MagicMirror² v2.14.0 is available! For more information about this release, check out this topic.

Core of MagicMirror

  • Which database do magic mirror use?
    And what is the functionality of Magic Mirror at the core?
    I mean how it works?
    Can anyone please explain…

  • Module Developer

    MM doesn’t use any database by default.
    And how it works…

    Basically, Role of MM core is just searching modules with config.js and loading them into memory. If it needs, it executes node_helper.js also. MM run start point of each module and gather the result of getDom() and show them on screen.
    Sometimes, MM handles to carry notification among the modules and socketNotification between the module and node_helper.

    Well. enough?

  • Which database does it use??

  • Module Developer

    @yours.mukul said in Core of MagicMirror:

    Which database does it use??

    Nothing. Should it?

  • Well I read from internet that a nodejs application must be connected to a database that’s why I’m askin

  • Module Developer

    @yours.mukul said in Core of MagicMirror:

    Well I read from internet that a nodejs application must be connected to a database that’s why I’m askin

    NoSQL type databases are working with nodeJS frequently, however, that is optional.

  • Actually I need to explain MagicMirror to my Teacher, so can you please elaborate everything about it??

  • Project Sponsor

    @yours.mukul Heh. All right, short version:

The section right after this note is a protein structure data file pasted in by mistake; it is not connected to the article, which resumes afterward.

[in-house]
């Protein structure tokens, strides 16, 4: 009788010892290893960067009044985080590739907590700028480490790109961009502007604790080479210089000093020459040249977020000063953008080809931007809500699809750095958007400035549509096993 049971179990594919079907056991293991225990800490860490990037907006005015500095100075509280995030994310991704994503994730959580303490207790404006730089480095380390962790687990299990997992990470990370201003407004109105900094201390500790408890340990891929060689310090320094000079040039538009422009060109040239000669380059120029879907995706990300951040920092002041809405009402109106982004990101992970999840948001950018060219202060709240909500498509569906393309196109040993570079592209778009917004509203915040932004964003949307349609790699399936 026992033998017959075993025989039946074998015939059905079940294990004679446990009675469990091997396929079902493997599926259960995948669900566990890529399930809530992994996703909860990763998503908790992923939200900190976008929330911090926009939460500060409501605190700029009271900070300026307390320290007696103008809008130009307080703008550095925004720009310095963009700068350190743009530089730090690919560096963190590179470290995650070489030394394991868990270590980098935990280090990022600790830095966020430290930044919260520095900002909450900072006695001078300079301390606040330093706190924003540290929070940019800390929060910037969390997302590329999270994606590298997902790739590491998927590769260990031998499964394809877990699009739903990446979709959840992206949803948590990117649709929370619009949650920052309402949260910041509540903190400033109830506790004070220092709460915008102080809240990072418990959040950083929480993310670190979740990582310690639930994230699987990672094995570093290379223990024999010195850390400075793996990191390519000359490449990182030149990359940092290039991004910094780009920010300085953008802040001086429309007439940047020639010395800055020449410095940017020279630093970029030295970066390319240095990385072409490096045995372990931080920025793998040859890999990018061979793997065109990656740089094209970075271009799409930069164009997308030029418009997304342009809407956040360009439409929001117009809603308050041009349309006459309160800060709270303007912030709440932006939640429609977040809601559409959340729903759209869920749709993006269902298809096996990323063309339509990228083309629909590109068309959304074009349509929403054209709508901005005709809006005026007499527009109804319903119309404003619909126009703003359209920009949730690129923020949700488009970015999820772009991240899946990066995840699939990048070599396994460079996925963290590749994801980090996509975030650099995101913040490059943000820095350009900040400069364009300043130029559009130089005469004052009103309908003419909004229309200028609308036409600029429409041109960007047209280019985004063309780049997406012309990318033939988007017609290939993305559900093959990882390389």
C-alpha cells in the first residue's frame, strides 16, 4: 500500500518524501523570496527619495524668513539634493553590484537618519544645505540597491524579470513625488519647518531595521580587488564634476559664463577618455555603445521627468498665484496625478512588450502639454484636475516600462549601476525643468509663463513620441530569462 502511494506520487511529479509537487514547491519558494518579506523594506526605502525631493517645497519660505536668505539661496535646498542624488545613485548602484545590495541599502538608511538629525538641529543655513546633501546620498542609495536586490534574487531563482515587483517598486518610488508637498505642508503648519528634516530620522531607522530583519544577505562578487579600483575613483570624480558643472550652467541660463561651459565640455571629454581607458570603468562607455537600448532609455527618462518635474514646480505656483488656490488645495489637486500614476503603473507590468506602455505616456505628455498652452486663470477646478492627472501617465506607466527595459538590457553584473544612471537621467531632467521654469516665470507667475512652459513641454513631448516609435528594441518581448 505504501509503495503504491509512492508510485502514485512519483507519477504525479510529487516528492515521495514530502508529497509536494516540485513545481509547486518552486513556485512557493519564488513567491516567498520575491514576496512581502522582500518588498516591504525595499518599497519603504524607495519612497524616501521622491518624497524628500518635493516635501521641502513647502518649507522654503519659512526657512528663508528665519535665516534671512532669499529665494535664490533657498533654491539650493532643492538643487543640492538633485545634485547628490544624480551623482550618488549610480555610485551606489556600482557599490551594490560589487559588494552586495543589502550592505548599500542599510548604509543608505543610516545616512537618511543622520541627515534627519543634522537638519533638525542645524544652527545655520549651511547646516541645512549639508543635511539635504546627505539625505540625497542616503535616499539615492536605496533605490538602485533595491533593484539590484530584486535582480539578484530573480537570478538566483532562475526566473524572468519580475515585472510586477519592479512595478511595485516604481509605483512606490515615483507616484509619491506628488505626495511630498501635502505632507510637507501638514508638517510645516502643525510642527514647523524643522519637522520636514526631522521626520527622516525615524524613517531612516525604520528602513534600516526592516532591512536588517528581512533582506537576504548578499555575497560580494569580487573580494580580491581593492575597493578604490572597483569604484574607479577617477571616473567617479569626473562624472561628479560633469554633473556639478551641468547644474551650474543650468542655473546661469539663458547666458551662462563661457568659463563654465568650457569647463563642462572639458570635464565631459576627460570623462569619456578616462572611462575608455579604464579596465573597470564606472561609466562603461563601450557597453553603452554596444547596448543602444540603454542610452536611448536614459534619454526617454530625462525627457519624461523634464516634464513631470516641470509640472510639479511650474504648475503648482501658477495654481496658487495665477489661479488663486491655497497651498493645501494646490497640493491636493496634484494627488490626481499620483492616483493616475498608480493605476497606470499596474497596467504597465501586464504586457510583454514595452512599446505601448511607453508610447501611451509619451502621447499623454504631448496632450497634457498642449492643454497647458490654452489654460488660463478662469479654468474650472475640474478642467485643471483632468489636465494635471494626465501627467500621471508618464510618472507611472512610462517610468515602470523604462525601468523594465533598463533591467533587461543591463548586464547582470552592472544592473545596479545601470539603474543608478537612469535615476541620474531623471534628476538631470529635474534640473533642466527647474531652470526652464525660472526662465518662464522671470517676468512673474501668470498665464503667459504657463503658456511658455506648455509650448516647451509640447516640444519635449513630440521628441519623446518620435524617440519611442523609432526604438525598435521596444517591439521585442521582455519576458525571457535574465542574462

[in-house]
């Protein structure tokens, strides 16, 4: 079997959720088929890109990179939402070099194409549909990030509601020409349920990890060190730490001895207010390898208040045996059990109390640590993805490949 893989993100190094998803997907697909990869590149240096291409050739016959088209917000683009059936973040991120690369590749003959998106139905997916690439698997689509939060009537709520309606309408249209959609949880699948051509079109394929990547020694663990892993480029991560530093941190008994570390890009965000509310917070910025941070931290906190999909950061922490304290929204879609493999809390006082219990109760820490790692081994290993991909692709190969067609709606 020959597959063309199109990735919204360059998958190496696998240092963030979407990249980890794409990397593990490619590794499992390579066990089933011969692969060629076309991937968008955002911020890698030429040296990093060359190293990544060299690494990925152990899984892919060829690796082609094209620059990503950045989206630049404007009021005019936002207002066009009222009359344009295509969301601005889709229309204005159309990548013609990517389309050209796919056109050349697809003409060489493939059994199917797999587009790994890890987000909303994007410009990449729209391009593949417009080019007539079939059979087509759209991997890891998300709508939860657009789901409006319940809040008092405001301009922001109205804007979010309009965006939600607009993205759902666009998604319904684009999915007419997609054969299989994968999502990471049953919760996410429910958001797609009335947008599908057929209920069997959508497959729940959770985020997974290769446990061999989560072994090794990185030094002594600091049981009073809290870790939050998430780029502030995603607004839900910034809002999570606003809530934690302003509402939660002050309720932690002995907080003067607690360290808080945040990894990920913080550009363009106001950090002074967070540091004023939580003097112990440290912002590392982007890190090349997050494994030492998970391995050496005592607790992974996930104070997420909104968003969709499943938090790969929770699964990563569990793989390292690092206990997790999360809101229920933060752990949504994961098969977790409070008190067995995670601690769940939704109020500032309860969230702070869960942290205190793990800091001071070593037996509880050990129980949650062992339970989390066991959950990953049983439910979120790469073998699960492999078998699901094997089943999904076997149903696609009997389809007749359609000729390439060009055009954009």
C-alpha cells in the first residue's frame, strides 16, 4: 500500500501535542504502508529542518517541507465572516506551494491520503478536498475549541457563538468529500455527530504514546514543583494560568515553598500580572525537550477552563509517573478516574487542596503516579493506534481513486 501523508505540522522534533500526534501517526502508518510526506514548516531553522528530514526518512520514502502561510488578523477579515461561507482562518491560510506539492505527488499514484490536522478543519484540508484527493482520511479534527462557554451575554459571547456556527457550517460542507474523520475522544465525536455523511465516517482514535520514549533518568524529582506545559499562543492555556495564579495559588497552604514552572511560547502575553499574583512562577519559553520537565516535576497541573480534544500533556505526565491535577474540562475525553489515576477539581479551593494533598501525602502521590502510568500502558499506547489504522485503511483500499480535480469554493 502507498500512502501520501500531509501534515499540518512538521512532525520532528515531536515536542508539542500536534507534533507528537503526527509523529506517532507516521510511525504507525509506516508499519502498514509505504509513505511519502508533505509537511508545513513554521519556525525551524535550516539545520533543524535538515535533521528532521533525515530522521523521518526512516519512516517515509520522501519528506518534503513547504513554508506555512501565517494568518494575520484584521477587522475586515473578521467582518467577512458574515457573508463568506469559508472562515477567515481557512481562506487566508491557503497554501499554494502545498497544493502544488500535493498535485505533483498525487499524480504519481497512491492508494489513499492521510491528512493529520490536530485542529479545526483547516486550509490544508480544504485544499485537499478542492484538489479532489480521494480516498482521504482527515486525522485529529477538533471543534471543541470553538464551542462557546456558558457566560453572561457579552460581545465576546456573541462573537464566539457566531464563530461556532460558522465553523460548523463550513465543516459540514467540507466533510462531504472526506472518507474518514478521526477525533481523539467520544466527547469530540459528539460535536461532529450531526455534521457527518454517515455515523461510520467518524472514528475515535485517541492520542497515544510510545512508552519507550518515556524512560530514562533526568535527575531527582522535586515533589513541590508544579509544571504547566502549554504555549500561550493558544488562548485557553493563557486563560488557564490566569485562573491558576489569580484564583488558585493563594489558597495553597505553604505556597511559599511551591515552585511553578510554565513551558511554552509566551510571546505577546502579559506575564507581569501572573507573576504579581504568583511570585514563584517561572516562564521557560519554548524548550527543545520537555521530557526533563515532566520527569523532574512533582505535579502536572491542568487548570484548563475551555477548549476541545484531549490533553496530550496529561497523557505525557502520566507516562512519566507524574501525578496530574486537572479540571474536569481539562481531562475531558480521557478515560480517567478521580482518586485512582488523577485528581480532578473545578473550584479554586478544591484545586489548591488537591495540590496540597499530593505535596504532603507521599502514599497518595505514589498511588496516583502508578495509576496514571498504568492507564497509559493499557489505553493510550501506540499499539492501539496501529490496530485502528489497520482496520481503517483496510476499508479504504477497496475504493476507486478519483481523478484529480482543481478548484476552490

Magic Mirror is a modularized application that is written using NodeJS, the Electron application framework and a mix of Javascript and Python programming languages. It does not use a database for state information. Instead, the Magic Mirror application uses a configuration file that determines how the application loads and run a series of modules.

    The Electron application framework is responsible for coordinating between the back-end NodeJS processes and the front-end Javascript processes. The electron application is also responsible for rendering the interface onto the screen via a built-in web browser (Chromium).

    When a module starts up (as directed by the main application), that module returns a chunk of HTML code that the application will then render and place upon the interface. If the module needs information from another source (RSS feed, weather information, sports scores, whatever), the application framework has hooks that allow a node process to retrieve/generate that information and then present it to front-end module code. Any state information is stored in memory and is regularly replaced by the back end process.

    I hope that clarifies things.

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